Content strategists definitely shouldn’t underestimate the importance of validating their work, getting feedback, and tying their process to measurable business goals. You can sometimes prove pretty clear impact by altering a button CTA or other discrete piece of copy, but most of the time changes are part content, part design. Or, the important metric to track––perhaps, long-term user satisfaction–-can be attributed to many successive product and offline experiences. I’m honestly still finding the best ways to design experiments that prove good content’s effectiveness. Research provides a lot of great qualitative insight and data analytics can be an important ally. Learning to speak the language of business and numbers will help you define why your craft is vital to the design process.
Writers: Know how to design. At least a little bit.
The longer I’ve worked in this field the more apparent it’s become that to effectively do our jobs, content strategists can either 1. patiently wait, accepting that our job is partly content strategy and partly just justifying why we should be allowed to do our job in the first place. Or 2. become designers.
Becoming a designer isn’t a truly radical career jump from content strategy. To do this job well you must be visual as well as verbal, you must encounter complexity with a designer’s eye. I’ve learned that being successful on a design team means being able to convey one’s ideas visually. For too long I’ve been comfortable as a long-form prose thinker, expecting my teammates to adapt to my impulse to think through words in a Google doc. I’ve learned the importance of being able to design a simple diagram, sketch, or mock up ideas.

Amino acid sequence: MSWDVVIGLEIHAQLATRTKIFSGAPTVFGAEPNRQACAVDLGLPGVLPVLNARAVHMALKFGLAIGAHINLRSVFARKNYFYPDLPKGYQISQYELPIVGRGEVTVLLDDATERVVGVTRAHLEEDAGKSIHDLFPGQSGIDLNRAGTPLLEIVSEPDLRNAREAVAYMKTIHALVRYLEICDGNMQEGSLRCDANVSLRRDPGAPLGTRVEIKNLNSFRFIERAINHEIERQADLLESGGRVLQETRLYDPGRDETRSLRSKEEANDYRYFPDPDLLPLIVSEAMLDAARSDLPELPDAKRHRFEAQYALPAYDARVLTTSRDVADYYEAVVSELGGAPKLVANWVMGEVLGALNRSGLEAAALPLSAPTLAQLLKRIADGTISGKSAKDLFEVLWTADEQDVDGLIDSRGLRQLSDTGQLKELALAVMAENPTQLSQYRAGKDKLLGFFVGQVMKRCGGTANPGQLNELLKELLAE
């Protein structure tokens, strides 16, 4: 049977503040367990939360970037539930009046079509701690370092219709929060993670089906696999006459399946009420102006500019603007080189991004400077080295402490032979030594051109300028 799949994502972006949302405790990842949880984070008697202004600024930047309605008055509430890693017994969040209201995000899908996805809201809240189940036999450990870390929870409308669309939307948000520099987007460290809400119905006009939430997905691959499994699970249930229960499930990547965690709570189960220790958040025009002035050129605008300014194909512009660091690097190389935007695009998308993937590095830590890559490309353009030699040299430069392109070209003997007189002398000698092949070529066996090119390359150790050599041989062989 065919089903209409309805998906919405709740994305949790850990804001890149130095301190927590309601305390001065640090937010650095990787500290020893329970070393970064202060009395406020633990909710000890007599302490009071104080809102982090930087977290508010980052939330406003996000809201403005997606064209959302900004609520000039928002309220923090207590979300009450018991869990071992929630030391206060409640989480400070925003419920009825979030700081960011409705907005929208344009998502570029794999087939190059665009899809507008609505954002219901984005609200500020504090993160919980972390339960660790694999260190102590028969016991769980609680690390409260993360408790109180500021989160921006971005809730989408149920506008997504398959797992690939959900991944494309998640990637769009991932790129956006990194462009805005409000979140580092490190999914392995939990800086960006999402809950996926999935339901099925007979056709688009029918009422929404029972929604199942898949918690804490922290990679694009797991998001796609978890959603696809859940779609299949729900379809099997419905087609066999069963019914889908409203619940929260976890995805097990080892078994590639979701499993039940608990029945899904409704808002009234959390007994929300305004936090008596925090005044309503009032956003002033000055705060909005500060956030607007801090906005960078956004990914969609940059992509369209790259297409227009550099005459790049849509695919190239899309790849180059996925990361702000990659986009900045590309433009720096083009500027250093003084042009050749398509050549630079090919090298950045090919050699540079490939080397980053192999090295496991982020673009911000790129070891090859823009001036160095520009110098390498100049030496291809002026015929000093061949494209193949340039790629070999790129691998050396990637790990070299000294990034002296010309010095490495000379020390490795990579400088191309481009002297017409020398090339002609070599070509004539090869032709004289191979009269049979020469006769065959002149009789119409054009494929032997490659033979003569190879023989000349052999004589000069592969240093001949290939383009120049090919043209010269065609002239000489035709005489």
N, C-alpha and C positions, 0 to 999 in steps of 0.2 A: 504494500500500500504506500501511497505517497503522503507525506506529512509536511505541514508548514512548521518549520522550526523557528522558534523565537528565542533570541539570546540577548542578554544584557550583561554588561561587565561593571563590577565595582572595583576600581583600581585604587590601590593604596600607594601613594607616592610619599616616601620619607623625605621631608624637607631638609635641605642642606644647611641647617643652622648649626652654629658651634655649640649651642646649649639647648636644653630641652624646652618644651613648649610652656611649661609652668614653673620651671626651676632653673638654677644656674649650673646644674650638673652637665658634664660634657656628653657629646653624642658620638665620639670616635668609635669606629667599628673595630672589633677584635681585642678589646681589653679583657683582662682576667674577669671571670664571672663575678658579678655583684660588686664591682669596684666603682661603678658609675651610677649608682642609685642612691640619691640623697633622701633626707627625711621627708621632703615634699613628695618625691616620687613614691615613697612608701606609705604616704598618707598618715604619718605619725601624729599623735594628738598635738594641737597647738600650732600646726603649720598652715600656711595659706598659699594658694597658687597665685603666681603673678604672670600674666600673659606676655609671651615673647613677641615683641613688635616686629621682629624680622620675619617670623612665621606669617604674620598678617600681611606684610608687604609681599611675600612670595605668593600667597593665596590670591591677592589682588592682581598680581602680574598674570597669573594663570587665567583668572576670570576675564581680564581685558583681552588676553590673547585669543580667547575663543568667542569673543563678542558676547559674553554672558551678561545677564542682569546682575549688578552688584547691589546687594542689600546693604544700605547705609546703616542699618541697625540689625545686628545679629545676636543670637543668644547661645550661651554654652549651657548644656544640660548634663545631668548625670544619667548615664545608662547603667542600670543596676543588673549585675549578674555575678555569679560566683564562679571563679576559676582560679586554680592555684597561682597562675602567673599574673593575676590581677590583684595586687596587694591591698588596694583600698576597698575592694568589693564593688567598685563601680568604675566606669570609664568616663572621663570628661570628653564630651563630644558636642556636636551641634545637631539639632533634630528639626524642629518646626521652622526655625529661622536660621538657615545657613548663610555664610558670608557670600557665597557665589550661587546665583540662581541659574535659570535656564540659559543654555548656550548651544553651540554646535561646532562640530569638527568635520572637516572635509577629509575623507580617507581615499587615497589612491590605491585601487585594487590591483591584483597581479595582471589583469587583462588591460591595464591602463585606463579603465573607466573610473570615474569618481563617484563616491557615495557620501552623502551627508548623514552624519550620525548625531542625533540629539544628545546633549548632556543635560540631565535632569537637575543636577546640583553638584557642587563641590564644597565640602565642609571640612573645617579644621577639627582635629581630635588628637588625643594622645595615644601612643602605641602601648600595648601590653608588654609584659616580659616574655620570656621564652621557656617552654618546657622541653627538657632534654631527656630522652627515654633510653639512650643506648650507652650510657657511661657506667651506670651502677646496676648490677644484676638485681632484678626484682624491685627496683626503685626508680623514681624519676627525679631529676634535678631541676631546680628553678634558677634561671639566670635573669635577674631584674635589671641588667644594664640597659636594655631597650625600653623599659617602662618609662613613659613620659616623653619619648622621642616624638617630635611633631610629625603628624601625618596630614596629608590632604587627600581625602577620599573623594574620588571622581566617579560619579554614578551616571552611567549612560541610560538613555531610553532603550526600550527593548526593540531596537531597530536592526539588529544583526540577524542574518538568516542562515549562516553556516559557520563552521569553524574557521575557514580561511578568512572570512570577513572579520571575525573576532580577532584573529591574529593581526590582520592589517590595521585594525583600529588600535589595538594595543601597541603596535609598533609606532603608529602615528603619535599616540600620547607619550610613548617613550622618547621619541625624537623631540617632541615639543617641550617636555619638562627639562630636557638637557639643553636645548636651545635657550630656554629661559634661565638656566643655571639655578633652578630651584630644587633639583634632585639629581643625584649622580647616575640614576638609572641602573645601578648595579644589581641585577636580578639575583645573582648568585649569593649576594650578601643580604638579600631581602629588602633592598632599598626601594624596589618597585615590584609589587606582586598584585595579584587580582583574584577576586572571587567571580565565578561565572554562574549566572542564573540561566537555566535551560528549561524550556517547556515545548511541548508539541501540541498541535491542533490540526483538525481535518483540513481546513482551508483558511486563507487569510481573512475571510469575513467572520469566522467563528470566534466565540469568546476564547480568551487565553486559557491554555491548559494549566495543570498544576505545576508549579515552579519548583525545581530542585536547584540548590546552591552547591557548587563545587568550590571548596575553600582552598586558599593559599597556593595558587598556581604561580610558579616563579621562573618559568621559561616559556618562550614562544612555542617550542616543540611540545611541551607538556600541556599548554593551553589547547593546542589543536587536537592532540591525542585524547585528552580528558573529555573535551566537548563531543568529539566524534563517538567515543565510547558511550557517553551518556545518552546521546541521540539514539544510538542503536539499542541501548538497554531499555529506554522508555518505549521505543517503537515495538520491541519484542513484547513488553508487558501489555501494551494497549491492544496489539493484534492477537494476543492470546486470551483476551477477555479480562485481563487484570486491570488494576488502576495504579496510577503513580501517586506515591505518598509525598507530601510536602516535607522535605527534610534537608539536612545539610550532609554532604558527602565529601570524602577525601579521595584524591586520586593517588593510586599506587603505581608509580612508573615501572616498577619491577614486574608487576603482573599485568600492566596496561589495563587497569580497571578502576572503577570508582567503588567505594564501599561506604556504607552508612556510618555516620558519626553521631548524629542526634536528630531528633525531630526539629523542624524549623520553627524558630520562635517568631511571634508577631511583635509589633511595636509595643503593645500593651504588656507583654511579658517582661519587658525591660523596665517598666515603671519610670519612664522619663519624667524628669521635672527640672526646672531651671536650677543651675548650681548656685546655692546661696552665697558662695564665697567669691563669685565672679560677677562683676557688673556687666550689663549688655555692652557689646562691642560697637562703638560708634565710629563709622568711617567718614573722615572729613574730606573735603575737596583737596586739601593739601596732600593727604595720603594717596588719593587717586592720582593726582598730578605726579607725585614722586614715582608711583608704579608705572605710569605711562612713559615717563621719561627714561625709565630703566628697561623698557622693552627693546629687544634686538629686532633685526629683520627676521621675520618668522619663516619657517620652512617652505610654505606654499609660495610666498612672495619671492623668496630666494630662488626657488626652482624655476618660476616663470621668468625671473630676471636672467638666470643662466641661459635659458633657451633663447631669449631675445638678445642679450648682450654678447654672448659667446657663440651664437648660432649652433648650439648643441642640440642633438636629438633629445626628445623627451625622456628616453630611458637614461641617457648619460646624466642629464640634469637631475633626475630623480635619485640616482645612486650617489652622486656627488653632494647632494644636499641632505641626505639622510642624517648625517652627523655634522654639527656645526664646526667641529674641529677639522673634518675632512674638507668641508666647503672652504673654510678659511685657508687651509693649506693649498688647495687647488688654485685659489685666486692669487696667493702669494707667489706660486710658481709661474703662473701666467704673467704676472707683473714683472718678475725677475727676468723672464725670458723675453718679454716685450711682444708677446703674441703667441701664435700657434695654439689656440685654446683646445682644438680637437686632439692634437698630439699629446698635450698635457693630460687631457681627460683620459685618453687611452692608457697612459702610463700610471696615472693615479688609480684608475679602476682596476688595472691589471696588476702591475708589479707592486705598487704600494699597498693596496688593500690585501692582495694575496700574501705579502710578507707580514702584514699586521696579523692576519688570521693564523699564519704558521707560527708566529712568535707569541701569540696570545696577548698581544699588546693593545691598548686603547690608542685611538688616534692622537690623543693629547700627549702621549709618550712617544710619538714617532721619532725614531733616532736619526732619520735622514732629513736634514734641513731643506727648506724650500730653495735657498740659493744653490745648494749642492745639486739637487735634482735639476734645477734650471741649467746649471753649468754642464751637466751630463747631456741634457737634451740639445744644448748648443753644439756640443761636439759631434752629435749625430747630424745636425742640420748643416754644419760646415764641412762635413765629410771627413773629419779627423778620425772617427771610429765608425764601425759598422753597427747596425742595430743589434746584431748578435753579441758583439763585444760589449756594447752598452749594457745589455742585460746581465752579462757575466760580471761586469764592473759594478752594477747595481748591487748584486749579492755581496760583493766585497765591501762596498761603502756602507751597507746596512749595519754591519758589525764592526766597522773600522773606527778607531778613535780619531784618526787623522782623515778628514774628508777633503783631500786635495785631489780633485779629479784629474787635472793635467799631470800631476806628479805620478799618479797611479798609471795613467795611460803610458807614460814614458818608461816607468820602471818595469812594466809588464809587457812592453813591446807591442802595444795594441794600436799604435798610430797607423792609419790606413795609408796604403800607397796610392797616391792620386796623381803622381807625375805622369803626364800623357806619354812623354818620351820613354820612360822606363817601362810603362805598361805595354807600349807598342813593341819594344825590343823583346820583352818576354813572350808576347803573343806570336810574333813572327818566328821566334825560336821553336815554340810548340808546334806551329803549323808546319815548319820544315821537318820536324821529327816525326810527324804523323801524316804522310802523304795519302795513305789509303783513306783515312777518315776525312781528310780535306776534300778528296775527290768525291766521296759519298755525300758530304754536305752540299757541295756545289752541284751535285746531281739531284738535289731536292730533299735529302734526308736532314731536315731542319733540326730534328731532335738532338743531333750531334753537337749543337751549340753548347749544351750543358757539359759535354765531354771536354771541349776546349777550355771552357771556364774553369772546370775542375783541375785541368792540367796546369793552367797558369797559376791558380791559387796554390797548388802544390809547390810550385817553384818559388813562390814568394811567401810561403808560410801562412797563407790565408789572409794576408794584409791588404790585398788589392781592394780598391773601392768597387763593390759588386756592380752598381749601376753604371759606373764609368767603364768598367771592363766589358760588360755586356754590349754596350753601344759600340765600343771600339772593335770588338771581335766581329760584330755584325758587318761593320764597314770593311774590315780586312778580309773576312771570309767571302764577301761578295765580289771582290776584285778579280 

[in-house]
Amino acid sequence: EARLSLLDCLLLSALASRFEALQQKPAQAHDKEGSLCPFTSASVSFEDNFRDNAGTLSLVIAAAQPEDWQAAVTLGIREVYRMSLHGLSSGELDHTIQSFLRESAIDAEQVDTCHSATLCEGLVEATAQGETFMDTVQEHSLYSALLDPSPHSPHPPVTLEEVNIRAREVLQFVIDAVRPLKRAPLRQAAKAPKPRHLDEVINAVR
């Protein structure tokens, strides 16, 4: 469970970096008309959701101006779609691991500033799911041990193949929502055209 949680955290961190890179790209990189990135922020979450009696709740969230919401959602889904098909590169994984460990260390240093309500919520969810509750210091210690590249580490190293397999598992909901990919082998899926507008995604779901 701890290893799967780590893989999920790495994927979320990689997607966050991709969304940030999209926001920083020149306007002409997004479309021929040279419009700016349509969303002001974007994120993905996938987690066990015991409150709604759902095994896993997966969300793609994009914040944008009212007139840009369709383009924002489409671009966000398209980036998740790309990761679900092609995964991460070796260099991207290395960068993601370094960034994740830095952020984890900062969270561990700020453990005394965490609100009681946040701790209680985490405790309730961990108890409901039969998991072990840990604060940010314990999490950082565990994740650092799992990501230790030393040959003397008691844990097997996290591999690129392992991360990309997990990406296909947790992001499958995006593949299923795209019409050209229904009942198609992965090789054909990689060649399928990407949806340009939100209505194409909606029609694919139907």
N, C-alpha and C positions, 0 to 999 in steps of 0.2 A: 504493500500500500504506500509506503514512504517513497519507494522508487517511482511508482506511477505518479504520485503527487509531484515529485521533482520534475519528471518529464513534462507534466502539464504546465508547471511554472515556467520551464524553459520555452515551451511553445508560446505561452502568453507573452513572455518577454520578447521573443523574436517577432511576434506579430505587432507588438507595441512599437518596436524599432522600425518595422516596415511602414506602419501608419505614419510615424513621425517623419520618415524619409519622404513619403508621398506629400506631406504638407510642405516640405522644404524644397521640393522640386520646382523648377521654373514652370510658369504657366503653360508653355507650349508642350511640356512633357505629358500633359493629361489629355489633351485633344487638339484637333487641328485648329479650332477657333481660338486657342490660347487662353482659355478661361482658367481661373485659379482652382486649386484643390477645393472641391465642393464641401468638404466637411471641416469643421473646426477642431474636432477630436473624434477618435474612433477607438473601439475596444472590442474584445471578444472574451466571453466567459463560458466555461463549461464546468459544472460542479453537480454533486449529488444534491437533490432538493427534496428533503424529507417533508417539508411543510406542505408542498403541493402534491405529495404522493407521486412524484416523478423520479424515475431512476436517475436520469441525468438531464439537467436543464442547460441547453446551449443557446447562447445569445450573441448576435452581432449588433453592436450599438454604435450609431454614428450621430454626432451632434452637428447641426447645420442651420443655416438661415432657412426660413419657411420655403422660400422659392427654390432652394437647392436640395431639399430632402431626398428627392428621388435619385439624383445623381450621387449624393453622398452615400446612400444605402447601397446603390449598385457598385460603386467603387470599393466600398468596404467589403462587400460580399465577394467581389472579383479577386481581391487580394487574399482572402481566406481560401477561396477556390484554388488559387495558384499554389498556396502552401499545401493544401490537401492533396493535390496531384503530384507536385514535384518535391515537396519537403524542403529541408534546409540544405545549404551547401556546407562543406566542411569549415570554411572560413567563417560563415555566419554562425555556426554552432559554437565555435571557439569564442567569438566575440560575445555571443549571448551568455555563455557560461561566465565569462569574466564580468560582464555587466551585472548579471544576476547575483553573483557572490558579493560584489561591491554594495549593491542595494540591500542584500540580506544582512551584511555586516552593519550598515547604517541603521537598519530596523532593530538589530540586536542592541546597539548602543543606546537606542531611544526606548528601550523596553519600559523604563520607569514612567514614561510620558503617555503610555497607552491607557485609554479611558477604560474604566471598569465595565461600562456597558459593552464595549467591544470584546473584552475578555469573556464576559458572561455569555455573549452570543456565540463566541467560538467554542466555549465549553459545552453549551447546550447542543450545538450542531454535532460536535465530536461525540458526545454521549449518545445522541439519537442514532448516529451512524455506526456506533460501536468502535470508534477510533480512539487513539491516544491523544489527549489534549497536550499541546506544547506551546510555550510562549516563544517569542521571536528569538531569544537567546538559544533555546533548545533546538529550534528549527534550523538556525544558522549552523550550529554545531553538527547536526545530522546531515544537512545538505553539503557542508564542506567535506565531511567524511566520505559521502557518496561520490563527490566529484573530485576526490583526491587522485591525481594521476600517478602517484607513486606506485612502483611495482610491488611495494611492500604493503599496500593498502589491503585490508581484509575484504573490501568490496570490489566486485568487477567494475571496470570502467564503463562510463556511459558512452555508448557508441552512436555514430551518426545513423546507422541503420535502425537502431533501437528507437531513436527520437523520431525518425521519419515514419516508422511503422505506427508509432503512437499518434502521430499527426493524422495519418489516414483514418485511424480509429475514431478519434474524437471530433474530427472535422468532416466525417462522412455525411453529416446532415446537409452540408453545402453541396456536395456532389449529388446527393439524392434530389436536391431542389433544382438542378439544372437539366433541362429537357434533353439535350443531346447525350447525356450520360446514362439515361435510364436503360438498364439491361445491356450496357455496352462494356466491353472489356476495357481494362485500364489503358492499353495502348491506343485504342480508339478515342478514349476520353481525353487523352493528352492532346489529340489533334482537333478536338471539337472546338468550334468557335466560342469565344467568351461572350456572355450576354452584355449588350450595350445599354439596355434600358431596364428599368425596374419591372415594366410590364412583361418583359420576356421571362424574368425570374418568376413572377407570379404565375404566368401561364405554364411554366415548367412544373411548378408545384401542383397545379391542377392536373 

My manager recently gave us a project to print and hang up the emails that certain user groups received over their onboarding experience. We had an entire wall as a canvas. The goal was to display in, in “life-size” format, the communications overload that was resulting at certain key moments in their journey. My coworker and I were flummoxed at how to best use the wall real estate. We didn’t know how to use visual language to make a point. This was one of many aha moments that helped me understand how important it is for content strategists to become visual thinkers.
I’d like to start including more pen and paper sketching in my process. At some unforeseen point, perhaps the role of writers and that of designers converges. I hope we can negotiate a happy medium where everyone feels ownership and pride over the copy. After all, as speaking makes us human, so does writing. The commitment of an idea to words is an act of thinking and an act of identity. No wonder everyone feels so invested in words. I just hope that we add more than “punch,” but also the shape, structure, and meaning of an experience.